Before moving forward, you should understand how bankruptcy may affect your car loan in chapter 13.
The Automatic Stay Halts Repossession
Perhaps the most critical, and immediate benefit of a bankruptcy filing, is the “automatic stay.” This provision of law prevents your vehicle lender from repossessing or taking any other collection action against you. If you succeed in confirming a Chapter 13 Plan, and then remain current on your Plan payments, the modification of the car loan should become permanent. Let’s look deeper.
Potential Benefits – Your Car Loan In Chapter 13
First and foremost, a car owner can typically retain their vehicle in a chapter 13 bankruptcy, so long as they can make the modified car payments. This is not necessarily true in a chapter 7 (read about your vehicle loans in chapter 7, here).
You have several very powerful tools to modify your car loan through a confirmed chapter 13 Plan. The biggest potential benefits are:
- The interest rate on vehicle loans can often be reduced (usually a confirmable rate is around 5%);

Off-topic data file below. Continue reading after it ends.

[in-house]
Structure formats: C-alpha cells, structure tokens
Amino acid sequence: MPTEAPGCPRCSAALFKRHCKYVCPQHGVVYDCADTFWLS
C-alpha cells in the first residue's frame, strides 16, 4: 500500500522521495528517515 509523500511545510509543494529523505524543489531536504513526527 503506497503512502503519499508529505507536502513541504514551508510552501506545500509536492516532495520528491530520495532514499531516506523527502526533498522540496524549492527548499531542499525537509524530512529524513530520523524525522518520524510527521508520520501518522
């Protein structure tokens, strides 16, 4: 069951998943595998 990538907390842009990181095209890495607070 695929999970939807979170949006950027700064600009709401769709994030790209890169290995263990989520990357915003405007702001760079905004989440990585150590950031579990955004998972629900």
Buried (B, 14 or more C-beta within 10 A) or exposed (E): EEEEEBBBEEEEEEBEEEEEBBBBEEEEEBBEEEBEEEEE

- The loan repayment period can be extended (up to 5 years);
- The amount owed, in certain circumstances, can be reduced to the fair market value of the car (only available in certain situations).
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Hypothetical Example – Car Loan in Chapter 13:
The Current Situation: Jane Doe purchased a vehicle three years ago. The fair market value of the car today is $10,000, but she is still obligated on the loan for $16,000 (this is not uncommon because vehicles tend to depreciate faster than the owner can pay down the loan). She agreed to a pretty bad interest rate at the time: 14%. The remaining term on the debt is 3 years. These loan terms require Jane to pay $547/mo.
Situation In Chapter 13: In many instances, Jane Doe could reduce the debt owed on the vehicle by approximately $6,000 (the difference between the fair market value and the loan balance), while also adjusting the interest rate down to approximately 5%. Jane can also extend the loan term to 5 years. Instead of her current $547/mo. payment, Jane would have reduced her payment obligation of $189/mo.
Other Benefits of Chapter 13
If Jane Doe were also dealing with delinquent personal loans, credit card debt, medical debt, a delinquent mortgage or unpaid taxes, she can simultaneously deal with all these issues within her chapter 13 bankruptcy filing.
While each person’s facts and situation may differ, the above hypothetical is a realistic example of what may be accomplished through a chapter 13. To assess your individual situation, we recommend consulting with a local bankruptcy attorney.